A TALK WITH CECILIA ALEMANI
Photography by Brian Ferry
Originally from Milan but based in New York, Cecilia Alemani has run the High Line Art program since 2011, as well occasionally organizing several other artistic projects, including directing of the Italian Pavillion at the last Venice Biennale. During our encounter, we traced back the origins of her passion for contemporary art, and discussed her role as a curator, her collaboration with artist Giorgio Andreotta Calò, and the contrast between modernity and tradition in Italy’s art field.
Your University education started with the Philosophy studies in Milan and ended with an MA in curatorial studies in New York. What do you remember about those years? How did they influence your approach towards art?
I studied Philosophy specializing in aesthetics, and during those years I became passionate about contemporary art. I entered the artistic field through an academic approach: studying how art is able to train and craft the contemporary world-view allowed me to appreciate it not only as a creative discipline, but also as an instrument for relating with the world. In New York I specialized in curatorial studies, focusing on the practice, but my true passion was born many years before.
How would you define the role of the curator? What makes the difference?
I like to think that the curator is someone who facilitates the relation between artists and institutions. She must be creative, but also pragmatic and willing to work hard to realize ambitious projects. Being able to listen carefully, having a good eye and reading a lot surely makes the difference.
You have been curating the New York High Line Art program since 2011. How does the installations relate to the surroundings?
All the exhibited artworks are basically new and specifically designed for the High Line space: an amazing place, where an industrial past, a garden of native plants, and one of the most advanced architectural designs intertwine. Furthermore, yearly 8 millions of people come to visit it from all over the world. Our exhibitions last an entire year, because we want to create an intense dialogue between the artworks and the greenery, which change every few weeks. As such, walking along the High Line also brings many surprises to New York citizens: the sculptures can be completely wrapped by the vegetation, hidden by snow, or surrounded by hundreds of visitors. The artworks become a reason to visit the park multiple times and see how they change month by month.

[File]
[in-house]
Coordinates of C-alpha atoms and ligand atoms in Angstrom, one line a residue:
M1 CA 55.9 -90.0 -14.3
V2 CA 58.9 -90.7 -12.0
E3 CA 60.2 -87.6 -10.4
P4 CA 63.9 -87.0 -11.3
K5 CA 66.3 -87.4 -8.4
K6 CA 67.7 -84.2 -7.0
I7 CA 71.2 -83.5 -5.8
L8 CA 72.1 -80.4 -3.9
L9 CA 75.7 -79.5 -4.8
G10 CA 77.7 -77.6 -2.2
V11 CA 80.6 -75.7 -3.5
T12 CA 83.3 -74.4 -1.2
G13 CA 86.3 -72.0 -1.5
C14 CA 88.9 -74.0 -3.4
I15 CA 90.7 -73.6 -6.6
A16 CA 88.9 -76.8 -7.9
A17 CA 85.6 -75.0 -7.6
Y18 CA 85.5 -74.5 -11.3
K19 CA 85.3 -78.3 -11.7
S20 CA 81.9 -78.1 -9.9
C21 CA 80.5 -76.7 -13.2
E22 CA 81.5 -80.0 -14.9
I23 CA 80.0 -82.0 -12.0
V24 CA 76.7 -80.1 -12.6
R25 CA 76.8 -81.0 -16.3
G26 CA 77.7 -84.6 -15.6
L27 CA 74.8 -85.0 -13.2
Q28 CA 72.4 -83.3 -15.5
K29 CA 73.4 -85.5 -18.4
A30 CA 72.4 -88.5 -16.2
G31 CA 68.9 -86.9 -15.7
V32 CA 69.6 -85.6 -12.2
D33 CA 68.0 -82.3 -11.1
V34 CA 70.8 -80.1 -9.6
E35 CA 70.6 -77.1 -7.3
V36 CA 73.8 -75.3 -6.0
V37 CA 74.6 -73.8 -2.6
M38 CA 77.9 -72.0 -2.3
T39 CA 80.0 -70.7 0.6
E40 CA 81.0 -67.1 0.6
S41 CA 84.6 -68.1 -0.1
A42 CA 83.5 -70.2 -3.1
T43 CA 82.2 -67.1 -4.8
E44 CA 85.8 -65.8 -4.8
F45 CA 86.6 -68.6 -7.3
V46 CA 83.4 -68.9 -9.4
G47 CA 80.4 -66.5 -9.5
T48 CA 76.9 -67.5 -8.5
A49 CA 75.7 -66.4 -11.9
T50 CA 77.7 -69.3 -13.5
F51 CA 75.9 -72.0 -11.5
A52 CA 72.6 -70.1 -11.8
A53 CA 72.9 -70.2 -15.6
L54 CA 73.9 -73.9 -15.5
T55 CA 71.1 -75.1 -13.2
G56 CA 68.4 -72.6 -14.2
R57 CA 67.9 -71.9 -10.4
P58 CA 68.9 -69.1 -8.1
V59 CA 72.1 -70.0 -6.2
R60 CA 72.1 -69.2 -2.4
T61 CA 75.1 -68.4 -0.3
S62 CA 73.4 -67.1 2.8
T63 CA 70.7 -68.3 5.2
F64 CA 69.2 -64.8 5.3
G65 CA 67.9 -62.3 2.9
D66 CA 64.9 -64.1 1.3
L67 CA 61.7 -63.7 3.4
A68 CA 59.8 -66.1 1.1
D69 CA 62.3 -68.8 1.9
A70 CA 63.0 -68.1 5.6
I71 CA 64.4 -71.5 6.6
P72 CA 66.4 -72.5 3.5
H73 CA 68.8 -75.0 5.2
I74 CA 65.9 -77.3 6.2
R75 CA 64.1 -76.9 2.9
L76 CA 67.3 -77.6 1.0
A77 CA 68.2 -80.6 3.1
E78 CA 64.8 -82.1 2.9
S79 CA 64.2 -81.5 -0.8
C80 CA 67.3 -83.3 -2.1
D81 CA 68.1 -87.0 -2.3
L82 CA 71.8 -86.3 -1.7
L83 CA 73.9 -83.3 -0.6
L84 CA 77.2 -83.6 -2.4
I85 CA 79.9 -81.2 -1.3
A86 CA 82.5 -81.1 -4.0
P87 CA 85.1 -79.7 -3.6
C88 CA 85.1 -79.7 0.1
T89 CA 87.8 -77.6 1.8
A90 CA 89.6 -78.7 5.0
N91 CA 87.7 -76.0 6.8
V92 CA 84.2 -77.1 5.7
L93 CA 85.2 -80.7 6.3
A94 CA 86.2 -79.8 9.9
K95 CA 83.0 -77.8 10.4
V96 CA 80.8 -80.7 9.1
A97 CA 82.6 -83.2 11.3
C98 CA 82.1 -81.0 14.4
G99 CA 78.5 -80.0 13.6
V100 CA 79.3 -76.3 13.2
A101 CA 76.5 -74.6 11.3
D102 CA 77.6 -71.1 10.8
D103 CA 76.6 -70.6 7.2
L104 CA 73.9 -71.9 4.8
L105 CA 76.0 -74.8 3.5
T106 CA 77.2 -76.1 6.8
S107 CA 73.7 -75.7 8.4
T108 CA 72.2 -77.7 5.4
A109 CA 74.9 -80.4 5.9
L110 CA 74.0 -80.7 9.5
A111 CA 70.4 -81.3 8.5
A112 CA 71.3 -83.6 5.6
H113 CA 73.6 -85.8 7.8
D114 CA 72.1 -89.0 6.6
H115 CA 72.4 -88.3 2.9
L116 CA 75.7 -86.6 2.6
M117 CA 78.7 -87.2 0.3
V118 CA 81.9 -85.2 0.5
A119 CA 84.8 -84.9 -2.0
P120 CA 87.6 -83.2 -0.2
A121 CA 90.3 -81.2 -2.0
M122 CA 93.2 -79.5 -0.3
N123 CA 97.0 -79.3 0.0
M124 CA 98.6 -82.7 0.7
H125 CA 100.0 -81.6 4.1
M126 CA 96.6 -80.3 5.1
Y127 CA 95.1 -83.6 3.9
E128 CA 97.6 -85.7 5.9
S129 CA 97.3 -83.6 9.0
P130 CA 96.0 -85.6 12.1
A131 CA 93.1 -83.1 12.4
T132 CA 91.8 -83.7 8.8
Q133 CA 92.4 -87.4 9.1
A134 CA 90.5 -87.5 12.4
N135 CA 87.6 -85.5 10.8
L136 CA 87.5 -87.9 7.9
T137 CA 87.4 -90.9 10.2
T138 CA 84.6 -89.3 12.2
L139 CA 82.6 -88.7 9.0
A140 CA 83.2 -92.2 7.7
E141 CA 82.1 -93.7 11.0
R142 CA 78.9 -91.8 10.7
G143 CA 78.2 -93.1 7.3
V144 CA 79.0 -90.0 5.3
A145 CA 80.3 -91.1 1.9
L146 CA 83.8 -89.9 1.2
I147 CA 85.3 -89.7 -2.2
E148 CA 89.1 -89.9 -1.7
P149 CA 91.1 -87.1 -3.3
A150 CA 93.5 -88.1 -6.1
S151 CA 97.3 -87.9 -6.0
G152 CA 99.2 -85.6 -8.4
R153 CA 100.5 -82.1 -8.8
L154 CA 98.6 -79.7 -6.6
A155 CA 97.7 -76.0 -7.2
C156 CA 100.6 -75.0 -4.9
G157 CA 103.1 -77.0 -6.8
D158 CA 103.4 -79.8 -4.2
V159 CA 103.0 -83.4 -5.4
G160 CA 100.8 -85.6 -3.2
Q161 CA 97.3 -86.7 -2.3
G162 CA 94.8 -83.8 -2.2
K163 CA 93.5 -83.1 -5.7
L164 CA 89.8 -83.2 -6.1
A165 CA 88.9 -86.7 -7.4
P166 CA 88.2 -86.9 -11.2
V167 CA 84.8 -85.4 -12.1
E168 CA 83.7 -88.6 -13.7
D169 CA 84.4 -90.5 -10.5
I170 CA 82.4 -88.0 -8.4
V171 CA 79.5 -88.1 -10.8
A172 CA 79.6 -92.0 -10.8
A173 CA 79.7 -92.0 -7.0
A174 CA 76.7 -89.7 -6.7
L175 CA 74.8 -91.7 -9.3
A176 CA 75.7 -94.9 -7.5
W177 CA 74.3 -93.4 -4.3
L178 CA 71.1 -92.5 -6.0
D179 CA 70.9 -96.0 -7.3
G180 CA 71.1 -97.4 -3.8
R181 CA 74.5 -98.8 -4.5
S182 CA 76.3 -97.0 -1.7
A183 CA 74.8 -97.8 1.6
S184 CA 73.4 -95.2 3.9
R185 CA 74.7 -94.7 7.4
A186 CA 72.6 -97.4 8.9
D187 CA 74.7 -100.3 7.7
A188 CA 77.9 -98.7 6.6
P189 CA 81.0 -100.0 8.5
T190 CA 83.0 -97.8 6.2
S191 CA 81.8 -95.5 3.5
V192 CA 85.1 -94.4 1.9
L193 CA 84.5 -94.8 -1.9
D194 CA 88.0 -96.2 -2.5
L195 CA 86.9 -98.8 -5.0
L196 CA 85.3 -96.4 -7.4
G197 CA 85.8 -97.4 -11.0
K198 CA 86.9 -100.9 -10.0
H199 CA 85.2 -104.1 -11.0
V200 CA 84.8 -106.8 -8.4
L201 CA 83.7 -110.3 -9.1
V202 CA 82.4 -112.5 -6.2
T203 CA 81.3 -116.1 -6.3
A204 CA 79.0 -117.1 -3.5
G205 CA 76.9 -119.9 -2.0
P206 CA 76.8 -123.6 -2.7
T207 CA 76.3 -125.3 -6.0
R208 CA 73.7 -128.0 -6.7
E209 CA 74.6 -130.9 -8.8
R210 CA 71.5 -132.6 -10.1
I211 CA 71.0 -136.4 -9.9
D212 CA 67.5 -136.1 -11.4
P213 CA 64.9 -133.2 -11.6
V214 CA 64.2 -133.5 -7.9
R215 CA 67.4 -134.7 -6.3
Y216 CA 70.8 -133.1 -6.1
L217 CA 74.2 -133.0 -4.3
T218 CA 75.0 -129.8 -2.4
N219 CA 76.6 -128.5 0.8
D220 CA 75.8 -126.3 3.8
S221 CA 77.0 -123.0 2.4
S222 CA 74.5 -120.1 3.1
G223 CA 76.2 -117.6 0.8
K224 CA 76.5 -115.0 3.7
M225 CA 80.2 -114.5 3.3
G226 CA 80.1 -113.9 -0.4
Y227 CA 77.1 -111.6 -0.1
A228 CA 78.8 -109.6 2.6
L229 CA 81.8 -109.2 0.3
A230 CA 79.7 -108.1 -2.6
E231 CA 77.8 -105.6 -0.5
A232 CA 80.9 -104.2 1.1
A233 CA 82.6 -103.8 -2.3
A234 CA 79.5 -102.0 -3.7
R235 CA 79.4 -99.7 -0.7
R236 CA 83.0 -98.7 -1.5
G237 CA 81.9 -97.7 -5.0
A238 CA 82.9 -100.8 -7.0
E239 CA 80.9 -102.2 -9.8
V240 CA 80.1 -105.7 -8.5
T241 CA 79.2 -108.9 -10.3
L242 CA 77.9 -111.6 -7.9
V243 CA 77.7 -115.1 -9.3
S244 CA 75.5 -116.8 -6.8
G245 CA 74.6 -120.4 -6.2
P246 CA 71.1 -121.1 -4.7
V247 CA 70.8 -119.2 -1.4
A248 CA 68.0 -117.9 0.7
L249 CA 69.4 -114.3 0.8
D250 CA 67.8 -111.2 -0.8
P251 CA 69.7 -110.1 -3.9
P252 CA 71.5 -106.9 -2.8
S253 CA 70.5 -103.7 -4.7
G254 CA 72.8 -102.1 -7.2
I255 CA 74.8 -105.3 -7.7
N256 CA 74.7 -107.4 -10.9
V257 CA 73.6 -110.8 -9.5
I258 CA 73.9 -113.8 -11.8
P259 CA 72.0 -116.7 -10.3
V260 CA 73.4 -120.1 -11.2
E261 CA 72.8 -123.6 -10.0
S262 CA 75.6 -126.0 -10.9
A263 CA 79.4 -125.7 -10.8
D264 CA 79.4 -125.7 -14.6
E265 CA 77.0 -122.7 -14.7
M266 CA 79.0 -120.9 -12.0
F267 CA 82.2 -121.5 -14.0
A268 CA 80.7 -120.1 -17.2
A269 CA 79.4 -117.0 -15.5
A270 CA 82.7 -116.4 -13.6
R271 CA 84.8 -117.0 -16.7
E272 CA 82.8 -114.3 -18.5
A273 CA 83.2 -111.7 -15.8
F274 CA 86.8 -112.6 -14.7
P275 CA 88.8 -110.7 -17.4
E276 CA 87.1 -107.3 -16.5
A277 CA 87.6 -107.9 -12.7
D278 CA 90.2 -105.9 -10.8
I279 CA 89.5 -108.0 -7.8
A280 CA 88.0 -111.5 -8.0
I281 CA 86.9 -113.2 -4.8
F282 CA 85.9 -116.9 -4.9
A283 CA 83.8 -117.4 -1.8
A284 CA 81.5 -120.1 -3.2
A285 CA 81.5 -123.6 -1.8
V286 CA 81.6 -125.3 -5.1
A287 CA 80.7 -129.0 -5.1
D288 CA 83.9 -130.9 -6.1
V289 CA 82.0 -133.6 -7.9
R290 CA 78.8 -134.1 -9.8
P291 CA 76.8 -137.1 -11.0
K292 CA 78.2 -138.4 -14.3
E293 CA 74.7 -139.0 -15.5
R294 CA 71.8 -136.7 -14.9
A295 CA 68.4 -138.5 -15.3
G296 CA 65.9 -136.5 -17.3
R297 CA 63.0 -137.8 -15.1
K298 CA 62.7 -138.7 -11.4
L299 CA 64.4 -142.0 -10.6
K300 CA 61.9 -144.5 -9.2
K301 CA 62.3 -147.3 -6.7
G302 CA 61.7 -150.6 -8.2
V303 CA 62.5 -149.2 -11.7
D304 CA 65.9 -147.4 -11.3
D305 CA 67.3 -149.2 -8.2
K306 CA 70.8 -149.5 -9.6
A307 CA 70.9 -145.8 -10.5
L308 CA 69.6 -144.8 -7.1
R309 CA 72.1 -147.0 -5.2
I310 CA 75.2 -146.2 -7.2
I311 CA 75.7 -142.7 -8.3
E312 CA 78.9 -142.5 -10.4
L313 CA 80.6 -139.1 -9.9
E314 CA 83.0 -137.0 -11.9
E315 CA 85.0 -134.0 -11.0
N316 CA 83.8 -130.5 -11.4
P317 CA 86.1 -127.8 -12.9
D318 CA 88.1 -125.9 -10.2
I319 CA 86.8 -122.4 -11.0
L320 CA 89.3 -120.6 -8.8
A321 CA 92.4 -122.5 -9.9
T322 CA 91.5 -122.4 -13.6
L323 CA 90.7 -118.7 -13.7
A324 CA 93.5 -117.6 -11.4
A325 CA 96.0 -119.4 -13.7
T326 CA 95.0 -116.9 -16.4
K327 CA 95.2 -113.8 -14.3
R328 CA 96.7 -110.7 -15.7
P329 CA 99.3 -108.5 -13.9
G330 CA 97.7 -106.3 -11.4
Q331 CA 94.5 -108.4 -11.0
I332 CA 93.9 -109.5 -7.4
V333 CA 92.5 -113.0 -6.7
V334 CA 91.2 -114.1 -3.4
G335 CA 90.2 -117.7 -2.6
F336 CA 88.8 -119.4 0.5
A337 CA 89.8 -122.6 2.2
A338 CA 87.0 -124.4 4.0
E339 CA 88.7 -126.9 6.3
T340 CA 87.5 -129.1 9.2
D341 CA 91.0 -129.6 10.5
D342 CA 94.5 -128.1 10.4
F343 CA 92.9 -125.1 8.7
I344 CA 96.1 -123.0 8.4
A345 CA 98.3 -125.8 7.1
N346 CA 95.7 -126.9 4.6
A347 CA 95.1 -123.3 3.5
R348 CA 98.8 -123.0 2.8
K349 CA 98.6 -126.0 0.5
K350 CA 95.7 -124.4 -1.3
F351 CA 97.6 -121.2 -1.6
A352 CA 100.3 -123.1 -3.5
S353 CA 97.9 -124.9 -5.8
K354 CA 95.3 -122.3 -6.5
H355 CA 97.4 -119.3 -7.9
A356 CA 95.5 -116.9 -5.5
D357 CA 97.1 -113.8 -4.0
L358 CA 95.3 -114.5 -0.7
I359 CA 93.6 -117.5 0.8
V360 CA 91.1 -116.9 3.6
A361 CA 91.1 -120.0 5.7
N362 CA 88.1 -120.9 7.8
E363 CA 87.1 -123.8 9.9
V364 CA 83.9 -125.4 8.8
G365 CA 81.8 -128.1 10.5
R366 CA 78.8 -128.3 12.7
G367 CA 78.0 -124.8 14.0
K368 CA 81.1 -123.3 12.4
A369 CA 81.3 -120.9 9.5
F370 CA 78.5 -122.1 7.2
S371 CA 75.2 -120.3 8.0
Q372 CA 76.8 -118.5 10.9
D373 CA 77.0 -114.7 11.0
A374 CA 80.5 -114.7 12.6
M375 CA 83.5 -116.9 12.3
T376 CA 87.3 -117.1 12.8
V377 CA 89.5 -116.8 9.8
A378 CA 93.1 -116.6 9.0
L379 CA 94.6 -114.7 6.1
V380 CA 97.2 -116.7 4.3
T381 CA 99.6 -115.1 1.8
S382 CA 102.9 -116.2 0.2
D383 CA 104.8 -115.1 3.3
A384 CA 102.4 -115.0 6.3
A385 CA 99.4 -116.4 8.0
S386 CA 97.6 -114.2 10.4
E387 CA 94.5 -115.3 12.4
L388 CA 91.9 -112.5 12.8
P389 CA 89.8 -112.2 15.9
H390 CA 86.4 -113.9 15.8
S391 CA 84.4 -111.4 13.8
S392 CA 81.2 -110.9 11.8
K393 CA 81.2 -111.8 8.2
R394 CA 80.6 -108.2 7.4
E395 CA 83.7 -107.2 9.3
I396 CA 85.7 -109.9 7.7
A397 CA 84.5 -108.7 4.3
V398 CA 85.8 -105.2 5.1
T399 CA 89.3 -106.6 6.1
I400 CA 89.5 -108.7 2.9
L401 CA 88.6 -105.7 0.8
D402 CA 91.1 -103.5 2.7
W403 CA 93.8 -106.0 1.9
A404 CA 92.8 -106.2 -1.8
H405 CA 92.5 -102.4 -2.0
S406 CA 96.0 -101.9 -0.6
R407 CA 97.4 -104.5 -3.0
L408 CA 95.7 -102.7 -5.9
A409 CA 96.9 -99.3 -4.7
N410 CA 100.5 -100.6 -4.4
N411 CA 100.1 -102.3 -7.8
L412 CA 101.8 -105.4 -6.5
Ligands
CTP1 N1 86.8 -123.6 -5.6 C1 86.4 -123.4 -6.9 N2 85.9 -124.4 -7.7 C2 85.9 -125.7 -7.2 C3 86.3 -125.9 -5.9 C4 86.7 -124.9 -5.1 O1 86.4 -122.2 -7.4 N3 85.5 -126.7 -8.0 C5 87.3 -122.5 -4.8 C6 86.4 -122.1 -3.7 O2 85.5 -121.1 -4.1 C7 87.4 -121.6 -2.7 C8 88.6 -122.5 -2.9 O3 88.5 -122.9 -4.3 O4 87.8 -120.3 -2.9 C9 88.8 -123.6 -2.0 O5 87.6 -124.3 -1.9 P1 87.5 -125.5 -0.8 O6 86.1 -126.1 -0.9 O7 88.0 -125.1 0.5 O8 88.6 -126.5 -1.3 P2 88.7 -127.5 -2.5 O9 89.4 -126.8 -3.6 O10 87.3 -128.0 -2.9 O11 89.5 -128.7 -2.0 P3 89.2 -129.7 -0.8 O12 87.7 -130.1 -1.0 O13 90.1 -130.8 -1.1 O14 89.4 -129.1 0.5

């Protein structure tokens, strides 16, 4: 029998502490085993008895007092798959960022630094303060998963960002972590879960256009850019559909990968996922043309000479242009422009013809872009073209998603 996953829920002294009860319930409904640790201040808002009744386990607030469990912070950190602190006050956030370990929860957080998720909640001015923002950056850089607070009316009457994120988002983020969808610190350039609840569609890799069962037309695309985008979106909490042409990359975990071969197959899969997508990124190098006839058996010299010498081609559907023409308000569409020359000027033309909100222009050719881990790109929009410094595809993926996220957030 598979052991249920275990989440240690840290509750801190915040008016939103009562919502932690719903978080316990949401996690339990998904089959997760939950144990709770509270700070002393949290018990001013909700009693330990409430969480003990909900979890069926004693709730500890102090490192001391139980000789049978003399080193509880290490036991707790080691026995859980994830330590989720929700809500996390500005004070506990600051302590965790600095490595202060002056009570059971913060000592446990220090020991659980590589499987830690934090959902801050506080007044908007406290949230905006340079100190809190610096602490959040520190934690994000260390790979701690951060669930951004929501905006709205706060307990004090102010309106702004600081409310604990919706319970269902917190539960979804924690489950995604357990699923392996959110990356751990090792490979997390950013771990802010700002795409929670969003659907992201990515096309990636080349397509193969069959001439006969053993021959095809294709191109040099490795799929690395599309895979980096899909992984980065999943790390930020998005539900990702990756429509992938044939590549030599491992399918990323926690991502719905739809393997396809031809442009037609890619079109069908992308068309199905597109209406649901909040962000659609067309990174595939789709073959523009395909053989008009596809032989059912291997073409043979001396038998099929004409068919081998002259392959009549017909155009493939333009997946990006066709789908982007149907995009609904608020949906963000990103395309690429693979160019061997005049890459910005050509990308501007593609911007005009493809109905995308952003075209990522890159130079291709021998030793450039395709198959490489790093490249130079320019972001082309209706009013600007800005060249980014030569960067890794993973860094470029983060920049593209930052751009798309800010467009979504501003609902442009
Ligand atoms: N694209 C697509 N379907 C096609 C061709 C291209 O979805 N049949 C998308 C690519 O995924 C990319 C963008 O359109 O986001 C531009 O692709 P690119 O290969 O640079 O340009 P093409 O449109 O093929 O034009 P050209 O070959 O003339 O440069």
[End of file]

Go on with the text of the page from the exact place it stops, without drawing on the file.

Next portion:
Last year, you’ve been appointed director of the Italian Pavillion at the Venice Biennale. The result was acclaimed as an international success. Which was the starting concept? And how did you choose the artists?
I faced the hard and giant Pavillion space the same way I usually do for the High Line: I chose three artists, who weren’t afraid of the massive dimension of the structure, and asked them to create innovative artworks, related to the main characteristics of the space. The aim of the exhibition, entitled The Magic World, was to see how three contemporary artists’ work could be linked to a magic vision of the world.
On this occasion, you had the chance to work with Giorgio Andreotta Calò, winner of the first Mutina’s This Is Not a Prize. How did your collaboration develop?
I had already collaborated with Giorgio for the High Line, where he probably did the tiniest and almost invisible work we’ve ever shown. Of course, when it came to the Pavillion, he took the opposite direction! He already had familiarity with the space, because he worked for the Venice Biennale many years ago, and I think creating that specific installation was his own big dream. So, a strong idea at first, and a tortuous and long journey for its realization.
You collaborated with worldwide art institutions and experienced many different ways of perceiving and relating to art. Which differences have you noticed between the Italian approach and the international one?
I think that Italy is slowed down by the “competition” between contemporary art and the ancient artistic Italian tradition, which of course must be preserved and enhanced, but sometimes looking behind too much makes it hard to move forward.
Are you familiar with Mutina?
Do you have a favourite Mutina collection? Why?
I like Pico, because it maintains a level of and handcraft that is hard to find in an industrial product such as tiles.
If you have to suggest an artist you collaborated with to create a Mutina collection, who would you choose? Why?
Max Hooper Schneider, because he could realize a ceramic with a tiny aquarium in it!